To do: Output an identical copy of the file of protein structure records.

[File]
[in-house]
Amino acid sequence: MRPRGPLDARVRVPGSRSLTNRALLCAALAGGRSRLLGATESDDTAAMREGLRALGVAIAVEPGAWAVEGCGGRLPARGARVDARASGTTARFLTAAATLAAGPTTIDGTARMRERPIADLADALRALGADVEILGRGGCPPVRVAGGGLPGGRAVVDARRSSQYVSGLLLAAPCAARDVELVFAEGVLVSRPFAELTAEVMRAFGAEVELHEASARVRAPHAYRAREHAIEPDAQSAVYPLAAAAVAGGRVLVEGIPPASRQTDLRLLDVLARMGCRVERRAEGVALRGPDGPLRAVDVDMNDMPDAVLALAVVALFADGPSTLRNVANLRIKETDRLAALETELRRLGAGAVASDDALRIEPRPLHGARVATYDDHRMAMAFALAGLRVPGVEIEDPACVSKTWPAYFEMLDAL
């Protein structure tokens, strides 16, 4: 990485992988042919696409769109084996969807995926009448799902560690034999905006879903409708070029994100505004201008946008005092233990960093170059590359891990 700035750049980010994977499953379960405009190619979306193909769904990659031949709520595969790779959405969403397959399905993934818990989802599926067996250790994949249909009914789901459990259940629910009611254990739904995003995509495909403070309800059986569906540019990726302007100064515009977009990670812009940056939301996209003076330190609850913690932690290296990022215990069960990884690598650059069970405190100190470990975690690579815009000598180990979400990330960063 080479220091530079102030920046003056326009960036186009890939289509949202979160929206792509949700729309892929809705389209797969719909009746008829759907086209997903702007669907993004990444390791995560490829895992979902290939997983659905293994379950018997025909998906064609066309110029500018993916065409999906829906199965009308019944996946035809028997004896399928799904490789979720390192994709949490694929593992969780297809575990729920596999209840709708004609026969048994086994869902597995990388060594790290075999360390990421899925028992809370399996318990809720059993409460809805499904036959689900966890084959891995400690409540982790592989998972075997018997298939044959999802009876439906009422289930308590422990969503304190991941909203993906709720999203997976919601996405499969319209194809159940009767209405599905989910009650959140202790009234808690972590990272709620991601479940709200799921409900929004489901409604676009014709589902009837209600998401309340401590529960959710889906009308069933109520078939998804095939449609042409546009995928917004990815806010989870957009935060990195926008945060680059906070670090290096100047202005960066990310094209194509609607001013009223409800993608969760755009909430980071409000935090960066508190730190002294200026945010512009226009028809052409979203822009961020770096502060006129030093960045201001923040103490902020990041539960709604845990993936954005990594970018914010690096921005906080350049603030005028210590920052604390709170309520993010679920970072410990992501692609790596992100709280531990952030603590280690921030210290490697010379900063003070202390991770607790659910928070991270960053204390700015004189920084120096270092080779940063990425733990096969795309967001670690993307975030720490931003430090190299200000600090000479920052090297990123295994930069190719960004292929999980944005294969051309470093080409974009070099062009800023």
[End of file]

[in-house]
Amino acid sequence: MRPRGPLDARVRVPGSRSLTNRALLCAALAGGRSRLLGATESDDTAAMREGLRALGVAIAVEPGAWAVEGCGGRLPARGARVDARASGTTARFLTAAATLAAGPTTIDGTARMRERPIADLADALRALGADVEILGRGGCPPVRVAGGGLPGGRAVVDARRSSQYVSGLLLAAPCAARDVELVFAEGVLVSRPFAELTAEVMRAFGAEVELHEASARVRAPHAYRAREHAIEPDAQSAVYPLAAAAVAGGRVLVEGIPPASRQTDLRLLDVLARMGCRVERRAEGVALRGPDGPLRAVDVDMNDMPDAVLALAVVALFADGPSTLRNVANLRIKETDRLAALETELRRLGAGAVASDDALRIEPRPLHGARVATYDDHRMAMAFALAGLRVPGVEIEDPACVSKTWPAYFEMLDAL
């Protein structure tokens, strides 16, 4: 990485992988042919696409769109084996969807995926009448799902560690034999905006879903409708070029994100505004201008946008005092233990960093170059590359891990 700035750049980010994977499953379960405009190619979306193909769904990659031949709520595969790779959405969403397959399905993934818990989802599926067996250790994949249909009914789901459990259940629910009611254990739904995003995509495909403070309800059986569906540019990726302007100064515009977009990670812009940056939301996209003076330190609850913690932690290296990022215990069960990884690598650059069970405190100190470990975690690579815009000598180990979400990330960063 080479220091530079102030920046003056326009960036186009890939289509949202979160929206792509949700729309892929809705389209797969719909009746008829759907086209997903702007669907993004990444390791995560490829895992979902290939997983659905293994379950018997025909998906064609066309110029500018993916065409999906829906199965009308019944996946035809028997004896399928799904490789979720390192994709949490694929593992969780297809575990729920596999209840709708004609026969048994086994869902597995990388060594790290075999360390990421899925028992809370399996318990809720059993409460809805499904036959689900966890084959891995400690409540982790592989998972075997018997298939044959999802009876439906009422289930308590422990969503304190991941909203993906709720999203997976919601996405499969319209194809159940009767209405599905989910009650959140202790009234808690972590990272709620991601479940709200799921409900929004489901409604676009014709589902009837209600998401309340401590529960959710889906009308069933109520078939998804095939449609042409546009995928917004990815806010989870957009935060990195926008945060680059906070670090290096100047202005960066990310094209194509609607001013009223409800993608969760755009909430980071409000935090960066508190730190002294200026945010512009226009028809052409979203822009961020770096502060006129030093960045201001923040103490902020990041539960709604845990993936954005990594970018914010690096921005906080350049603030005028210590920052604390709170309520993010679920970072410990992501692609790596992100709280531990952030603590280690921030210290490697010379900063003070202390991770607790659910928070991270960053204390700015004189920084120096270092080779940063990425733990096969795309967001670690993307975030720490931003430090190299200000600090000479920052090297990123295994930069190719960004292929999980944005294969051309470093080409974009070099062009800023």